- New section 536(7) of ITTOIA provides that time apportioned reductions will be available to policies issued by UK insurers and insurers outside the UK. It also ensures that in calculating top-slicing relief, the number of complete years for which the policy has run before the chargeable event occurs will be reduced by the number of complete years in the ‘material interest period’ that the individual was non-UK resident.

What does this mean in practice?

The formula for time apportionment now includes reference to a material interest period as follows:

Gross gain x A*/B** = Time apportionment relief. 

Gross gain – Time Apportionment relief = Gain tax liability due on.  

* the number of days in the material interest period when the individual is not UK resident, and 

** the number of days in the policy period (which is the period for which the policy has run before the chargeable event occurs)

These changes are best illustrated by examples as below.  

Example 1 - Onshore Bond & Time Apportionment

Mr Jones is resident in the UK and invests in an Investment Bond with Old Mutual Wealth on 10 April 2015. He later decides to take a 14 month role with his company in Singapore. A few months after his return to the UK, his daughter announces that she is getting married.  Mr Jones decides to surrender his bond to pay for the wedding, whereupon there is a gain of £10,000. Assuming he has held the Investment Bond for 1095 days, and had been non UK tax resident for 425 days then in determining the reduction of the gain the calculation is as follows:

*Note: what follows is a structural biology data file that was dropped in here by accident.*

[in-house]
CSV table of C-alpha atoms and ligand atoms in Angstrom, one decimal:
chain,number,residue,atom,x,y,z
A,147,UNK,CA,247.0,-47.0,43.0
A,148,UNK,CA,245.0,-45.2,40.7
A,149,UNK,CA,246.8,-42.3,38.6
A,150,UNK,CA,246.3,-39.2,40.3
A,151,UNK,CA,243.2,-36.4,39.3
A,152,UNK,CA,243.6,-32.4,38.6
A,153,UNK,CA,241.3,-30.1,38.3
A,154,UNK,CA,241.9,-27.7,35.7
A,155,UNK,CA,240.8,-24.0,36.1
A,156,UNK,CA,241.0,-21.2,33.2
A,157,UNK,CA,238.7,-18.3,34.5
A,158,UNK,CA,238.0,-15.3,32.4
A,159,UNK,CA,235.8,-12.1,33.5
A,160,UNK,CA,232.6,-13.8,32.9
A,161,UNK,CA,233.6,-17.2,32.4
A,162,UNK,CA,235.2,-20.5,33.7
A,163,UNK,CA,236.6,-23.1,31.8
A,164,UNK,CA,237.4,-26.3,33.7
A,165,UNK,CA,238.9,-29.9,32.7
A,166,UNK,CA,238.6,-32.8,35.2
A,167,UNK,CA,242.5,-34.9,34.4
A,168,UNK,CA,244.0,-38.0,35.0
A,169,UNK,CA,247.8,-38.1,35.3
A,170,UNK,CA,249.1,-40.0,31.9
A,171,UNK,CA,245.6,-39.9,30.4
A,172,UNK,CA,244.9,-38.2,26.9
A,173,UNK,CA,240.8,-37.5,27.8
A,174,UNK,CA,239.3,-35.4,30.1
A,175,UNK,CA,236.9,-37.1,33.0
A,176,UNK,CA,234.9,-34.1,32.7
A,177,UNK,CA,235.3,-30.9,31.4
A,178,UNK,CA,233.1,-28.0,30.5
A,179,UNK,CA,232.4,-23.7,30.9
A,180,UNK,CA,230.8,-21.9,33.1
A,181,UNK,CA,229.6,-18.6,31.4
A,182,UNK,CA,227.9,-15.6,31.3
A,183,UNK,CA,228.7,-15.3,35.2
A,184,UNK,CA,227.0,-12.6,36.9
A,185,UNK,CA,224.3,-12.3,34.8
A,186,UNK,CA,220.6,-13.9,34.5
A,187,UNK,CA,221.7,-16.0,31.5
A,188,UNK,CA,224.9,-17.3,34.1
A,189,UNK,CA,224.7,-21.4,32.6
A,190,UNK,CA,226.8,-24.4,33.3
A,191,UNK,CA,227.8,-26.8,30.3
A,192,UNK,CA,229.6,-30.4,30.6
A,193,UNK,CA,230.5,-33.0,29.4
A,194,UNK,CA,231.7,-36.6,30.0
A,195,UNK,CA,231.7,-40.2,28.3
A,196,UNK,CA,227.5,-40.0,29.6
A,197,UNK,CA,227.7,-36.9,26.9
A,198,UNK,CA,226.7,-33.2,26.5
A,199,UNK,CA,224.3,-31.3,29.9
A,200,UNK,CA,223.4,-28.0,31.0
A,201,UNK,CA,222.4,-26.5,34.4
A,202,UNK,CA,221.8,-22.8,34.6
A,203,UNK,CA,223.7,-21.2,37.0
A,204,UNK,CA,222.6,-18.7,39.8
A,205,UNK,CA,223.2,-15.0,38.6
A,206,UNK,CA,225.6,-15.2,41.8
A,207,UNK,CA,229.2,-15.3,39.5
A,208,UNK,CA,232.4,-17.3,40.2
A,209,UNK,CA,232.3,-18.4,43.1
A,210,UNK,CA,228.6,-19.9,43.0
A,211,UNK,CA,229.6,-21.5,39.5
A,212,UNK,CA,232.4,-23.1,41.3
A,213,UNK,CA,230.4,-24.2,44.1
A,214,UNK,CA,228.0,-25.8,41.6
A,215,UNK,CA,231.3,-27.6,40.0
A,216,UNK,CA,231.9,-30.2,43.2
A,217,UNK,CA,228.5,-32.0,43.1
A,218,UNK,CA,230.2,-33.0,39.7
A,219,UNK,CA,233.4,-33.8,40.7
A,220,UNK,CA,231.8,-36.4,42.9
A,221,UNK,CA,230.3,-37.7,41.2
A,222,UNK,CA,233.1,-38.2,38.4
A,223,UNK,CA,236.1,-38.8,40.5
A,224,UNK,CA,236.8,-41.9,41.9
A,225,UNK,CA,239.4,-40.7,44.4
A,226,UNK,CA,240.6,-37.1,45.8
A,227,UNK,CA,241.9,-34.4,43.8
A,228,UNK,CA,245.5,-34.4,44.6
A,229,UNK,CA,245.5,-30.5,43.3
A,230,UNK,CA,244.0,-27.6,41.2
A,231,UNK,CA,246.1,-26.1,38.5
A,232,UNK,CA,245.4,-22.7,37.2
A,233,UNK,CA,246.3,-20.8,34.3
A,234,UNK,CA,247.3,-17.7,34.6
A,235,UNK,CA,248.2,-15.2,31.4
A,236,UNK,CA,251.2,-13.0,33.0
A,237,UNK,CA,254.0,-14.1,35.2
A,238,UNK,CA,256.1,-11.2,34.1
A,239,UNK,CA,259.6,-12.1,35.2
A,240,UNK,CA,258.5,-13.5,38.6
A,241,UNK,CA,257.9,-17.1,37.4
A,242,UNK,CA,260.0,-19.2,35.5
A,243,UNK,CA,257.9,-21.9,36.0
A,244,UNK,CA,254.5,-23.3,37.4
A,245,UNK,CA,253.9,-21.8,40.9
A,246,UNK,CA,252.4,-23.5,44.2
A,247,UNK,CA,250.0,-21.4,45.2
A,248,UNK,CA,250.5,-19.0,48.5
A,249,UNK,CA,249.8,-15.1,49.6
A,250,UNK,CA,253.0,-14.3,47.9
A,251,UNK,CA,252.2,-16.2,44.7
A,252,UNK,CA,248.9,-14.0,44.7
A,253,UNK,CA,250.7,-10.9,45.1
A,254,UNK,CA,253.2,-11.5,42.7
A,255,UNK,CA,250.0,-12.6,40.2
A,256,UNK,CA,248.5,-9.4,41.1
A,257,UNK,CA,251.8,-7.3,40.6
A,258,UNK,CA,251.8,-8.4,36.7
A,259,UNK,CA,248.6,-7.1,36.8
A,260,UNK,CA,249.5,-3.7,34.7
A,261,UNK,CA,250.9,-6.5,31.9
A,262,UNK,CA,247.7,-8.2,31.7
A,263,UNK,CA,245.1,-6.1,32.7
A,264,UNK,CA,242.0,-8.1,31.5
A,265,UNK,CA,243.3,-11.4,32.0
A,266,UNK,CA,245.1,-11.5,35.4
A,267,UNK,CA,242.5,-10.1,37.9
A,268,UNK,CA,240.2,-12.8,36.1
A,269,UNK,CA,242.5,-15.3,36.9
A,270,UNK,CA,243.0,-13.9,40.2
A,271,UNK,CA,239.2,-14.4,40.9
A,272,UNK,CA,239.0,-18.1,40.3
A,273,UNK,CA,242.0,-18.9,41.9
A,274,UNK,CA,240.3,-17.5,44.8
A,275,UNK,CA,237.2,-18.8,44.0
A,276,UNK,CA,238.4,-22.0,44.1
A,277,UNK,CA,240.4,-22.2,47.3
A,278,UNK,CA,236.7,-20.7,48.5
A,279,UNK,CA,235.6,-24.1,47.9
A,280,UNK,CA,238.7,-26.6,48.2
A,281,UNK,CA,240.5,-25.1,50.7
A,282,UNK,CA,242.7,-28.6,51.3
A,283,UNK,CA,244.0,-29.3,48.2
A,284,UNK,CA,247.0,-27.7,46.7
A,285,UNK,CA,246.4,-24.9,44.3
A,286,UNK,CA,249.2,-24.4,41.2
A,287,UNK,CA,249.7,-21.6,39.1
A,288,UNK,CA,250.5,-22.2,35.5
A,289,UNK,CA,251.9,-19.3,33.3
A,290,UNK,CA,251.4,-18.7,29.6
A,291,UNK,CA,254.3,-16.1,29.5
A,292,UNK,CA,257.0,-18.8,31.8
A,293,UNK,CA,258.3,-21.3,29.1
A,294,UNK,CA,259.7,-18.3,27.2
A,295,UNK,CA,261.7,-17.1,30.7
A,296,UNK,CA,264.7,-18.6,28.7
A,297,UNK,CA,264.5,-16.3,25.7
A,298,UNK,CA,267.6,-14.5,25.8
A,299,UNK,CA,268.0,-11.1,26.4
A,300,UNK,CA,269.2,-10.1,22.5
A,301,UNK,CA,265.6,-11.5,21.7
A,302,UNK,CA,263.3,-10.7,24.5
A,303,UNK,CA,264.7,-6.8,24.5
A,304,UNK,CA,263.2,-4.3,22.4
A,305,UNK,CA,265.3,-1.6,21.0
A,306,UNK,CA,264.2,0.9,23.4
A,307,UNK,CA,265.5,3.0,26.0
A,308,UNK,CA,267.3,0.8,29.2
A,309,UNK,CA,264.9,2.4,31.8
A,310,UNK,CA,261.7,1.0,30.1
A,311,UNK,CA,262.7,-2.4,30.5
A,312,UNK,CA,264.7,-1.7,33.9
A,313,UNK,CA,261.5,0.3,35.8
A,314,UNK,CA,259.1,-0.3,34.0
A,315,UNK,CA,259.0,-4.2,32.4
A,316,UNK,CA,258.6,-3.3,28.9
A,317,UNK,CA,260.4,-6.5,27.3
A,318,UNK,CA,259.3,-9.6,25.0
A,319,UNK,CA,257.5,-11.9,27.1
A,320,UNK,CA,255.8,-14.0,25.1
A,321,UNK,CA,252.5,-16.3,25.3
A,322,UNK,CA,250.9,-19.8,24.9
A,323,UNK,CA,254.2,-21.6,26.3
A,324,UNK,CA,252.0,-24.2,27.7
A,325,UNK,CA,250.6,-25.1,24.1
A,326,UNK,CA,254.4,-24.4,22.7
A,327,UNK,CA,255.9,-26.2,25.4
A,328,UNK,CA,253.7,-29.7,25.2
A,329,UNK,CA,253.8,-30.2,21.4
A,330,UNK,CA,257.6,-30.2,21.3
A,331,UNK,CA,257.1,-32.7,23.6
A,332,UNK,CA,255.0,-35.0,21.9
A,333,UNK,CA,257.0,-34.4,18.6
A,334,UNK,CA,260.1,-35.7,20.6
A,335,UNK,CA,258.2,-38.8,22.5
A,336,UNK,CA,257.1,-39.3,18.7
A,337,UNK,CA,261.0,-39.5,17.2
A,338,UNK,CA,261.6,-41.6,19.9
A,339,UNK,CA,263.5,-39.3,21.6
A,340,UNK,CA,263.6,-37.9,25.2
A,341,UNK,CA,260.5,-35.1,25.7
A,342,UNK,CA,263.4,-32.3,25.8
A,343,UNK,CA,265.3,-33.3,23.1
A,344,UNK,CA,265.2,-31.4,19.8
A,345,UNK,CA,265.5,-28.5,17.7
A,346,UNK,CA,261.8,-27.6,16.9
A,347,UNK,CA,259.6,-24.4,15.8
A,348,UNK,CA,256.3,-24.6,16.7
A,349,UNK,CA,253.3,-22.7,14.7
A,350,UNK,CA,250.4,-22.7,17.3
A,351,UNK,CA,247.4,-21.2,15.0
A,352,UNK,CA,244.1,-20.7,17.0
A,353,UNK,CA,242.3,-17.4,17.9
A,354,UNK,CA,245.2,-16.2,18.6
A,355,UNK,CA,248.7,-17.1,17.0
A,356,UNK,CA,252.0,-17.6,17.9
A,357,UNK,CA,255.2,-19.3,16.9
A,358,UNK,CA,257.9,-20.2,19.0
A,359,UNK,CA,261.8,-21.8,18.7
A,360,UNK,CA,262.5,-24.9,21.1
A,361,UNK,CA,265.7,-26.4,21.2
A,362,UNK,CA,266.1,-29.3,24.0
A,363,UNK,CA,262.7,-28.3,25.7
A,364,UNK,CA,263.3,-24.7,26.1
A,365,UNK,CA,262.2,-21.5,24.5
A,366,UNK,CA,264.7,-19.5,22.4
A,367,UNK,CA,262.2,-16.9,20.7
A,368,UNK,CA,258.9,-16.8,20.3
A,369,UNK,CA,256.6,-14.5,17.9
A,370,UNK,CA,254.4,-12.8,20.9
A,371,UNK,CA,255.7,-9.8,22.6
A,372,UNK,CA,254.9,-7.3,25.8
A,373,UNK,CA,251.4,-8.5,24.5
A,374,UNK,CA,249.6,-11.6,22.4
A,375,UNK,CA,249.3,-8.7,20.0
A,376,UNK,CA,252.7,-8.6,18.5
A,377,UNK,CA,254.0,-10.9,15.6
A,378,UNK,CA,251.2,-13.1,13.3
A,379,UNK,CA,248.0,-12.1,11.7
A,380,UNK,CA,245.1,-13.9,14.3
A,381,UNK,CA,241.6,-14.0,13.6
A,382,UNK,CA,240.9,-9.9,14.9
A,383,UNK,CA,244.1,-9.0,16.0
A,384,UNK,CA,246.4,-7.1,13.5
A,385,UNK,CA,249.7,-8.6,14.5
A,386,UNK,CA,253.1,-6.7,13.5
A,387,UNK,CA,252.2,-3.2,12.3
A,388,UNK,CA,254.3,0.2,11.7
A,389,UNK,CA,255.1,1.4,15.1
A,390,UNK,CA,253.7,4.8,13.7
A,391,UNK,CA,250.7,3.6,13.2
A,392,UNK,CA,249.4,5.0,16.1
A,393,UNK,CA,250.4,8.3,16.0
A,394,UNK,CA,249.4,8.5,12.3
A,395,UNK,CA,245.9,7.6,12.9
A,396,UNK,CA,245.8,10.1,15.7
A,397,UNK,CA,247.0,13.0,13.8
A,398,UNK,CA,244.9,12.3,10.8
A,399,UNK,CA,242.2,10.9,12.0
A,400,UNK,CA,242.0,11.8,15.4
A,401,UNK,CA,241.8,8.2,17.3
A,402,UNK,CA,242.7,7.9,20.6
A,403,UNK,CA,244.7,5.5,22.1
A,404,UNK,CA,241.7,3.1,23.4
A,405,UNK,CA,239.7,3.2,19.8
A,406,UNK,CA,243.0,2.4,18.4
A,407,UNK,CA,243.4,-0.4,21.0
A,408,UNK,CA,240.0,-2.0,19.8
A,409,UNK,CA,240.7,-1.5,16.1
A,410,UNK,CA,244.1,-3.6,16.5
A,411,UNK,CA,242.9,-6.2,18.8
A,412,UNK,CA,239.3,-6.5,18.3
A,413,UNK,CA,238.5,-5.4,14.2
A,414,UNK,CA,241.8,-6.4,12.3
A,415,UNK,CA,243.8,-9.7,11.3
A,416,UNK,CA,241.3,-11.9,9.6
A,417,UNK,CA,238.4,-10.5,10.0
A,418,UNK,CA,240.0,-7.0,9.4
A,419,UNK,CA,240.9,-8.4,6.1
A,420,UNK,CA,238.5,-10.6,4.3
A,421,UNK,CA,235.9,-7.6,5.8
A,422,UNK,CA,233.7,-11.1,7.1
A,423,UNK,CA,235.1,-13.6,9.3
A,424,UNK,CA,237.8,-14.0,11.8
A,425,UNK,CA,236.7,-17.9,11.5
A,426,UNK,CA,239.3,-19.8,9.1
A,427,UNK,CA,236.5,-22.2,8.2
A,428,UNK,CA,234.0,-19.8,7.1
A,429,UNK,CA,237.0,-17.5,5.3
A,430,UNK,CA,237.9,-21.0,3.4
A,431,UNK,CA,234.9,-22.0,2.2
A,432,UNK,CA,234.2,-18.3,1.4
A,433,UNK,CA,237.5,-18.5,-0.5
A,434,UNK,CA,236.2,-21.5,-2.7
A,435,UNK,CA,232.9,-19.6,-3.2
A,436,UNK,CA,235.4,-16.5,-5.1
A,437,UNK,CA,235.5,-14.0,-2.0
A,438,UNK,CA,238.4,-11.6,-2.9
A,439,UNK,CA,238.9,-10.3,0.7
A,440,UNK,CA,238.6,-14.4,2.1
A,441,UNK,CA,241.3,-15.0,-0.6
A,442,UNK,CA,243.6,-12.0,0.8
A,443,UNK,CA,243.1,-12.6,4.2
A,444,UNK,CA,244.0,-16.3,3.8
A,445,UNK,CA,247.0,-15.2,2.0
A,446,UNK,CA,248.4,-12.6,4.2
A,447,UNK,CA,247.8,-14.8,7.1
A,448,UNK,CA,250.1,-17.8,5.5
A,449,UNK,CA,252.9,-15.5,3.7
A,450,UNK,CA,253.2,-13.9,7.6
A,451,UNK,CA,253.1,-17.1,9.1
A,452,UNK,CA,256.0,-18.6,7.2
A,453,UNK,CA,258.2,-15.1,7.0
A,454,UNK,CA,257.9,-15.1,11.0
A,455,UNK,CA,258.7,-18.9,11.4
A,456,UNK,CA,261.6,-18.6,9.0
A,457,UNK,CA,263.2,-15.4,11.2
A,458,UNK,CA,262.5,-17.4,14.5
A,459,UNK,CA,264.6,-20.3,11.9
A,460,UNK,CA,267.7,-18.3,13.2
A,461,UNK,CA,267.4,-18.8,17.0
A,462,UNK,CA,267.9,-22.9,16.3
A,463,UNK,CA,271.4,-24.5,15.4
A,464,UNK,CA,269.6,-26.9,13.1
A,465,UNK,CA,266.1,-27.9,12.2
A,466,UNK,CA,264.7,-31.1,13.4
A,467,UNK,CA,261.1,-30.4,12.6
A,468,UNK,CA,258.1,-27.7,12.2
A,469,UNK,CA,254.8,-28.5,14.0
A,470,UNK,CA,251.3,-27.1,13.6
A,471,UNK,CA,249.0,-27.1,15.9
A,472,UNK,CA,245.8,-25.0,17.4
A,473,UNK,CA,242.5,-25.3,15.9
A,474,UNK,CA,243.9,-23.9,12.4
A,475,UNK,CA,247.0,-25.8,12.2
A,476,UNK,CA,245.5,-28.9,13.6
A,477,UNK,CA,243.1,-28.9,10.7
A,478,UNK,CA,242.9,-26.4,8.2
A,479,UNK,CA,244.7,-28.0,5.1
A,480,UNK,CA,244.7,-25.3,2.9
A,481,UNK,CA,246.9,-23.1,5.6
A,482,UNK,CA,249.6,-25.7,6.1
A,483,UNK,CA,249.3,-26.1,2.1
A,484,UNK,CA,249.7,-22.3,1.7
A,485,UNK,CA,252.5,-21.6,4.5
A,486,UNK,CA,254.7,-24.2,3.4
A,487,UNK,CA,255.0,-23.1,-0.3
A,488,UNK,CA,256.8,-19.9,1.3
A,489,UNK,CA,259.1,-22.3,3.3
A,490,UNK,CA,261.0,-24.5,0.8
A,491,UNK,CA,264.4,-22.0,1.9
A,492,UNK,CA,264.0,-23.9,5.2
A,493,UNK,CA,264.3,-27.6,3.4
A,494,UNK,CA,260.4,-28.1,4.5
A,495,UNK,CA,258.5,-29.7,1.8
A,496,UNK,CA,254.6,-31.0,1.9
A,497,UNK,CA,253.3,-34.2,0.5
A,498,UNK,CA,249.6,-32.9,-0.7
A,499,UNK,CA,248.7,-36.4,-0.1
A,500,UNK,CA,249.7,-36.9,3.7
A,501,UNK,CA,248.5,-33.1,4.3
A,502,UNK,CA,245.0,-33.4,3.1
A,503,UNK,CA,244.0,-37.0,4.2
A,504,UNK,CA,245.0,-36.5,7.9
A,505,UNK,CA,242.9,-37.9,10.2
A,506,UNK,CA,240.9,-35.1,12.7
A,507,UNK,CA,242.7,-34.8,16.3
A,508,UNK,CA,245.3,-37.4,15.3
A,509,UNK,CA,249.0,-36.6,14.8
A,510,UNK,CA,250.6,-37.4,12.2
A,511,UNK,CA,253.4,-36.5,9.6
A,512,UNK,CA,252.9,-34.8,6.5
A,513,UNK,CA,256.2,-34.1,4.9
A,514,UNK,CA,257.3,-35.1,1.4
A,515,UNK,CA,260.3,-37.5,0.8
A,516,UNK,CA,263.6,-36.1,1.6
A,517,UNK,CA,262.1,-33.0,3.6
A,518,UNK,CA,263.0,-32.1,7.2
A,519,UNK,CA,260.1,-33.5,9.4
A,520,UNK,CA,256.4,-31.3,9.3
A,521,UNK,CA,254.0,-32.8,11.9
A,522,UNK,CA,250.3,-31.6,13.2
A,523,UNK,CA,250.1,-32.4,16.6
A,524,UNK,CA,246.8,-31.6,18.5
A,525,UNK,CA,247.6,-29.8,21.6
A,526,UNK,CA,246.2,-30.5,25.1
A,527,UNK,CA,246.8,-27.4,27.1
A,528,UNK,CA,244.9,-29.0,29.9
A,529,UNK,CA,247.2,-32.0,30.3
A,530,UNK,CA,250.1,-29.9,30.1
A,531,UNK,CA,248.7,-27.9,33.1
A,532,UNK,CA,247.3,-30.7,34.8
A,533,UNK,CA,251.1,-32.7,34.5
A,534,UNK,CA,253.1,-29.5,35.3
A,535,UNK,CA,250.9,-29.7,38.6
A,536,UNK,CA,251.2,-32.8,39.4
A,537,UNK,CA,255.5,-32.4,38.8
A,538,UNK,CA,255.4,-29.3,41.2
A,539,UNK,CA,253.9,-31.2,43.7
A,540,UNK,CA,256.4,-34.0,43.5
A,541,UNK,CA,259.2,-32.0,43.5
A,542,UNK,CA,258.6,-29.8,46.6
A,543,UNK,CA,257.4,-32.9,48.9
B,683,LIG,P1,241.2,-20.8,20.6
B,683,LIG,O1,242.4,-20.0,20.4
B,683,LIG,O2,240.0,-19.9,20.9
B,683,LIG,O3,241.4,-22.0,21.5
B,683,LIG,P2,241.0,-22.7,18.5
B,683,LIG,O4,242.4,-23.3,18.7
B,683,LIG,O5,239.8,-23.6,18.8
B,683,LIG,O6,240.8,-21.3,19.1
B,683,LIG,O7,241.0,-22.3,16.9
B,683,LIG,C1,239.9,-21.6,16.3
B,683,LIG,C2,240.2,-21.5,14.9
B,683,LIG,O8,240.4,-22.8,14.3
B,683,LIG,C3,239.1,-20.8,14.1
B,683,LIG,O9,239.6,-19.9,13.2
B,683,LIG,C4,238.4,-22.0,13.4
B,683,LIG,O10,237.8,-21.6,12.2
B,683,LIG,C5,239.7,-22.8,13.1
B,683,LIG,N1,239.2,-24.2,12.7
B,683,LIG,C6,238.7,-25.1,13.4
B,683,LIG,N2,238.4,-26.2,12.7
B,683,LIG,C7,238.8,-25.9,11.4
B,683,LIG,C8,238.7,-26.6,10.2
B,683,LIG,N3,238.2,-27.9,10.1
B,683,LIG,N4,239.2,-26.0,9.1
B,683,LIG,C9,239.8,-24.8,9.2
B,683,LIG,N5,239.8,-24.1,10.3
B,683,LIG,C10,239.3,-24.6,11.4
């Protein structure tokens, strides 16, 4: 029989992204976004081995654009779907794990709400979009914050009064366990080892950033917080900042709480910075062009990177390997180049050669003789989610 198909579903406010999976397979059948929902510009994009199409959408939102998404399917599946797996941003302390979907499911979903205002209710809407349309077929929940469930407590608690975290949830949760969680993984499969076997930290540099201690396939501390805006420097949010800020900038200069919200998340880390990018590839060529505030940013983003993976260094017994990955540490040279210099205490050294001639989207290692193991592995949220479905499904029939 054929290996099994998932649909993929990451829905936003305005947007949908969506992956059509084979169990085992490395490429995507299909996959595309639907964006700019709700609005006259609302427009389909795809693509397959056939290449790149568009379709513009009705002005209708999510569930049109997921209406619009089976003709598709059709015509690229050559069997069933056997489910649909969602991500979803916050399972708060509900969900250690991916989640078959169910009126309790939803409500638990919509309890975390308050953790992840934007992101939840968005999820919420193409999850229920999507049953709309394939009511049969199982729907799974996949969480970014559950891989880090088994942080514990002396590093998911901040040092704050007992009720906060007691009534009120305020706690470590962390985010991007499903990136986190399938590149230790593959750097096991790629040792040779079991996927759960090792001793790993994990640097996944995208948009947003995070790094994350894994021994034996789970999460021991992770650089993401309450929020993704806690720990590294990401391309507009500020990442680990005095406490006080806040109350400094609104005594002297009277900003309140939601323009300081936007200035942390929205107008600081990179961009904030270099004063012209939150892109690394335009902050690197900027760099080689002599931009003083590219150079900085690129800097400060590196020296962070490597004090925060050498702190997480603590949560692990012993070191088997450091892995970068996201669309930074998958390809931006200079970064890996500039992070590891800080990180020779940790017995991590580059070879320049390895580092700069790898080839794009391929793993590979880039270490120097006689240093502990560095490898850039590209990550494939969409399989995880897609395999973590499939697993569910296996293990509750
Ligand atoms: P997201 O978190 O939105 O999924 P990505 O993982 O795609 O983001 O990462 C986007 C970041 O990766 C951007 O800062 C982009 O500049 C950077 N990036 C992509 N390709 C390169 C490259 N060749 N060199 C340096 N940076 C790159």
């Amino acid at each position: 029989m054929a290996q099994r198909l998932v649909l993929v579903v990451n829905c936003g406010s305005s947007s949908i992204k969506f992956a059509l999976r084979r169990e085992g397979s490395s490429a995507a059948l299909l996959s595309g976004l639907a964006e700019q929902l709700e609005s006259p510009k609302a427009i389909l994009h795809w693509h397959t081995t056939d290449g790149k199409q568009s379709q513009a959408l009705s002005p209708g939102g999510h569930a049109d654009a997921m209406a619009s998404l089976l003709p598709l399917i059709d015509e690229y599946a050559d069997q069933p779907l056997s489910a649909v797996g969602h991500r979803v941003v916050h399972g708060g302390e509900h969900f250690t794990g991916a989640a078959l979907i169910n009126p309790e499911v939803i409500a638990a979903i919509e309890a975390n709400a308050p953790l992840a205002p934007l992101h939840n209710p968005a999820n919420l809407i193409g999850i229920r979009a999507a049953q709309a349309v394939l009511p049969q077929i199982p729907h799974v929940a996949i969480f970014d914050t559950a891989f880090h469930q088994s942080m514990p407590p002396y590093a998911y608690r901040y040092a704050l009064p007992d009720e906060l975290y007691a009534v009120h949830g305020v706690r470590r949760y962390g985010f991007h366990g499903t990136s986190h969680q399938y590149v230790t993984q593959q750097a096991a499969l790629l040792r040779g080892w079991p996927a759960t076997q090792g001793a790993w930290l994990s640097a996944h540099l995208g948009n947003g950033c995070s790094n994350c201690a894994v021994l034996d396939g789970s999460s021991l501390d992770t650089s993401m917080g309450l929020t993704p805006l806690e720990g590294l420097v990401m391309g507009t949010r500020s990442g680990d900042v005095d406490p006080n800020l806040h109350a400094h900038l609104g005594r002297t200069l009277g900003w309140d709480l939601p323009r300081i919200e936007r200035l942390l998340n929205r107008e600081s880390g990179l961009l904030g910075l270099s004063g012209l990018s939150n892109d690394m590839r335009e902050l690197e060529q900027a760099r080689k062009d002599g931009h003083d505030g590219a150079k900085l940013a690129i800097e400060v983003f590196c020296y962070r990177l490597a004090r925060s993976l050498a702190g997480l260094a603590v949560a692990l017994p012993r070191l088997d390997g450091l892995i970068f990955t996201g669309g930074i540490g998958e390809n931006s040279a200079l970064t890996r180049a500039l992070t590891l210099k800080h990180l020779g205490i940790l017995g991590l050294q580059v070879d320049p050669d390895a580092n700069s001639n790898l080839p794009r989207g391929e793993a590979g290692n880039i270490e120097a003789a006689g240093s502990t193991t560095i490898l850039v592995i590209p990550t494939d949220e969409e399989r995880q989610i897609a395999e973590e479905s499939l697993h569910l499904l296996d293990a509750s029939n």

Gross gain x A*/B** = Time apportionment relief 

Gross gain – Time Apportionment relief = Gain tax liability due on    

Gross gain (£10,000) x 425*/1095** = £3881.27 time apportionment relief, so the net gain is £10,000 - £3881.27 = £6118.73 

* Number of days in the material interest period when Mr Jones was not UK tax resident 
** Number of days in the policy period (Period it has been in force before the chargeable event occurs)

Example 2 – Assignment made between spouses or civil partners living together